Imagine having to flee from your home, either because of genocide, political oppression or a natural disaster.
You end up at a strange place.
The weather’s cold.
The natives glare at you with eyes that read curious or suspicious.
And when these people speak, you can catch only a word or two, mere snowflakes in a blizzard of words and sentences that prove overwhelming.
What to do? You could ask: “Parlez-vous français?”
That’s because some of the latest refugees in Manchester hail from sub-Saharan countries such as Congo and Burundi, where French was taught in schools and is commonly spoken.
They now live in a city whose heritage and culture were molded to a large extent by French-speaking Canadians.
That French Connection was played out earlier this month when Conversation Cafe held its annual French night.
Mary Ngwanda Georges, a Congolese native and Manchester school board member, opened the event.
Those in attendance sat at long tables, nibbled on potluck Quebecois cuisine such as potato soup and brown bread. They sang French songs, and they spoke their common tongue.
Jean Marie Mgemonza, a Congolese man who has been in Manchester about a year, was there. Through a translator, he spoke about his reaction to French speakers.
“The minute he learns they speak French, they’re almost related,” said Sister Colette Auger, a member of the Presentation of Mary, who translated for Mgemonza. Mgemonza is fluent in French, the official language of his home country, and Lingala. An engineer in his home country, he learned some English. But it is hard to grasp any English here, given the accents, colloquialisms and speed that people speak, he said.
Ahned Elengwe has been here about a month. The Conversation Cafe night was the first time he heard French spoken in Manchester by a white person.
“It makes him remember good times in the Congo,” Auger translated.
Conversation Cafe is a monthly get-together designed to create social connections between New Hampshire people and new arrivals. It is part of Welcoming Manchester, an effort to provide newcomers with jobs, health care, social services, English lessons and citizenship lessons so they can succeed in their new home.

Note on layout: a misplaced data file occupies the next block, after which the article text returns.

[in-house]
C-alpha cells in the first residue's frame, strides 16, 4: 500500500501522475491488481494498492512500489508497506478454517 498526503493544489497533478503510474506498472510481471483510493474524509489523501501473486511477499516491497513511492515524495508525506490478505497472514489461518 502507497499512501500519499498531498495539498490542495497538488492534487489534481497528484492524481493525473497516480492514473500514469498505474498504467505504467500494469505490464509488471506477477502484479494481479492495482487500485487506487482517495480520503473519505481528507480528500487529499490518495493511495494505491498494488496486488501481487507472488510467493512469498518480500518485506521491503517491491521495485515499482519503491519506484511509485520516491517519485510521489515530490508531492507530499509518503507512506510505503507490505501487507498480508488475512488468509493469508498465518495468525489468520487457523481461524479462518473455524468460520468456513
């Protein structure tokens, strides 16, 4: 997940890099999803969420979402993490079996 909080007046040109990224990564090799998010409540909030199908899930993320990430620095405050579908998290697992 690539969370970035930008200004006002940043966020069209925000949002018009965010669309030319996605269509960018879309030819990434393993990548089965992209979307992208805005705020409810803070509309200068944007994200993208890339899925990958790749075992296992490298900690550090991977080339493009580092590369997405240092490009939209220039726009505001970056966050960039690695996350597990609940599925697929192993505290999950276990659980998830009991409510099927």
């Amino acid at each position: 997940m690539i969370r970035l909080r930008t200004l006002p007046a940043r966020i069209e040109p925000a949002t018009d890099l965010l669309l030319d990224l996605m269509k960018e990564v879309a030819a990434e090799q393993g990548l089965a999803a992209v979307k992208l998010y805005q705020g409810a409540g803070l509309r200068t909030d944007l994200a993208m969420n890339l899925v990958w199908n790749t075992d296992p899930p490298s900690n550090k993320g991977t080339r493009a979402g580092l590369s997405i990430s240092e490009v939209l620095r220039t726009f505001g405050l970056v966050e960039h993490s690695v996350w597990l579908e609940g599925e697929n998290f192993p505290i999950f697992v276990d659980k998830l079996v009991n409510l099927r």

Once a year, Conversation Cafe turns French.
On hand were a French teacher from St. Anselm College and a few leaders from the Franco-American Centre, which works to preserve the French-Canadian culture and language in Manchester.
“French has a long heritage in Manchester, and it’s also a good reminder to us French Canadians that we all came from immigrants,” said John Tousignant, the center’s executive director. French Canadians experienced discrimination when they moved to Manchester, he said, and Franco-Americans don’t want new arrivals to experience the same discrimination as their forefathers.
He also said it’s natural for new arrivals to isolate themselves among their countrymen, which hurts integration efforts.
“These events, when they can speak French, it makes it easy for them,” he said.
Love Polynice moved to New Jersey 17 years ago from Haiti. At the time, she spoke French, Creole and English, but had to drop French in order to concentrate on English. Polynice said she was pleasantly surprised to discover French when she moved to Manchester.
“I love French, but it’s hard. There are too many verbs,” Polynice said.
The two hours involved a few speeches. But mostly there was small talk.
Sister Auger and a retired priest, the Rev. Charles DesRuisseaux, 83, spoke about growing up in Manchester, where they spoke French at home. Half the school day was in French, the other in English.
My college and high school French is good enough only to embarrass me. But I caught a few nuggets of small talk. “La neige, c’est froid.”
The event drew about 30 people, which organizers said was down from previous years.
It ended with DesRuisseaux and Georges singing “Alouette.”
Done properly, the Quebecois children’s song about plucking feathers from a bird involves gesturing the pluck from each body part — the head, the beak, the neck, the leg, the tail.
And the two leaders of different communities — an aging Franco-American priest and an up-and-coming Manchester school board member — did their part with strong voice and animated movement.
They may be different races and different generations. And they travel in circles that rarely converge.
But on a cold winter night in early December, they were one.
They were French.
“French was the language of our homes, our churches and our schools,” DesRuisseaux said.
“I believe the new French speaking residents have similar feelings.”